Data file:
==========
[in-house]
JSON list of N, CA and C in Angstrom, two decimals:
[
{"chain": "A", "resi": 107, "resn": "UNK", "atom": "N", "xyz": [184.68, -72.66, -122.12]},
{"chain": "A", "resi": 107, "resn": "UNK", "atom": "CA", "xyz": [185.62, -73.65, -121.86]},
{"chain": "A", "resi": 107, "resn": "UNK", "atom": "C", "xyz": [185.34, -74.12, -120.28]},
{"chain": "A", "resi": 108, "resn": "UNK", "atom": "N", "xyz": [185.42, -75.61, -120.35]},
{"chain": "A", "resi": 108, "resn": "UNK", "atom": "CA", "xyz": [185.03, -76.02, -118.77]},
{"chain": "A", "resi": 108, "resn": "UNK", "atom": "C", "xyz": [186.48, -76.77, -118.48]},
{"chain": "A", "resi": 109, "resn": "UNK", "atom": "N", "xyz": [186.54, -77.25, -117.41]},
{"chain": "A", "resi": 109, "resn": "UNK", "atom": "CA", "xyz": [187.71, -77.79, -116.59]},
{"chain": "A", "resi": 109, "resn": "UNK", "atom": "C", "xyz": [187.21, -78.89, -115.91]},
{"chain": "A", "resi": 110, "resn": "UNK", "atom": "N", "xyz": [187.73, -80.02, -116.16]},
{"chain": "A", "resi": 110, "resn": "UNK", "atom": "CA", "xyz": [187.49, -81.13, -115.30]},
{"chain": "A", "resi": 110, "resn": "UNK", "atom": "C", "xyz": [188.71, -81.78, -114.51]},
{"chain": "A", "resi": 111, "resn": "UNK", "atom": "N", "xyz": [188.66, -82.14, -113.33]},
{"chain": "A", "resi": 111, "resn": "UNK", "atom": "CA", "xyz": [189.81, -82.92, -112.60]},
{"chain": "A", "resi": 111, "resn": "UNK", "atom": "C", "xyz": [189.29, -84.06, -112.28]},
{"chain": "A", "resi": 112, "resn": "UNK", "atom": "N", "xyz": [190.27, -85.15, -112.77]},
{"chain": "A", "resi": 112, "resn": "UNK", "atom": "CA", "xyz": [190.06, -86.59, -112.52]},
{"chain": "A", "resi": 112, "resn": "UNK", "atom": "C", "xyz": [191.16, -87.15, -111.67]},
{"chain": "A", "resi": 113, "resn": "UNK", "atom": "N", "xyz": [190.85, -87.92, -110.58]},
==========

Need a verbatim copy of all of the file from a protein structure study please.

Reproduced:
[in-house]
JSON list of N, CA and C in Angstrom, two decimals:
[
{"chain": "A", "resi": 107, "resn": "UNK", "atom": "N", "xyz": [184.68, -72.66, -122.12]},
{"chain": "A", "resi": 107, "resn": "UNK", "atom": "CA", "xyz": [185.62, -73.65, -121.86]},
{"chain": "A", "resi": 107, "resn": "UNK", "atom": "C", "xyz": [185.34, -74.12, -120.28]},
{"chain": "A", "resi": 108, "resn": "UNK", "atom": "N", "xyz": [185.42, -75.61, -120.35]},
{"chain": "A", "resi": 108, "resn": "UNK", "atom": "CA", "xyz": [185.03, -76.02, -118.77]},
{"chain": "A", "resi": 108, "resn": "UNK", "atom": "C", "xyz": [186.48, -76.77, -118.48]},
{"chain": "A", "resi": 109, "resn": "UNK", "atom": "N", "xyz": [186.54, -77.25, -117.41]},
{"chain": "A", "resi": 109, "resn": "UNK", "atom": "CA", "xyz": [187.71, -77.79, -116.59]},
{"chain": "A", "resi": 109, "resn": "UNK", "atom": "C", "xyz": [187.21, -78.89, -115.91]},
{"chain": "A", "resi": 110, "resn": "UNK", "atom": "N", "xyz": [187.73, -80.02, -116.16]},
{"chain": "A", "resi": 110, "resn": "UNK", "atom": "CA", "xyz": [187.49, -81.13, -115.30]},
{"chain": "A", "resi": 110, "resn": "UNK", "atom": "C", "xyz": [188.71, -81.78, -114.51]},
{"chain": "A", "resi": 111, "resn": "UNK", "atom": "N", "xyz": [188.66, -82.14, -113.33]},
{"chain": "A", "resi": 111, "resn": "UNK", "atom": "CA", "xyz": [189.81, -82.92, -112.60]},
{"chain": "A", "resi": 111, "resn": "UNK", "atom": "C", "xyz": [189.29, -84.06, -112.28]},
{"chain": "A", "resi": 112, "resn": "UNK", "atom": "N", "xyz": [190.27, -85.15, -112.77]},
{"chain": "A", "resi": 112, "resn": "UNK", "atom": "CA", "xyz": [190.06, -86.59, -112.52]},
{"chain": "A", "resi": 112, "resn": "UNK", "atom": "C", "xyz": [191.16, -87.15, -111.67]},
{"chain": "A", "resi": 113, "resn": "UNK", "atom": "N", "xyz": [190.85, -87.92, -110.58]},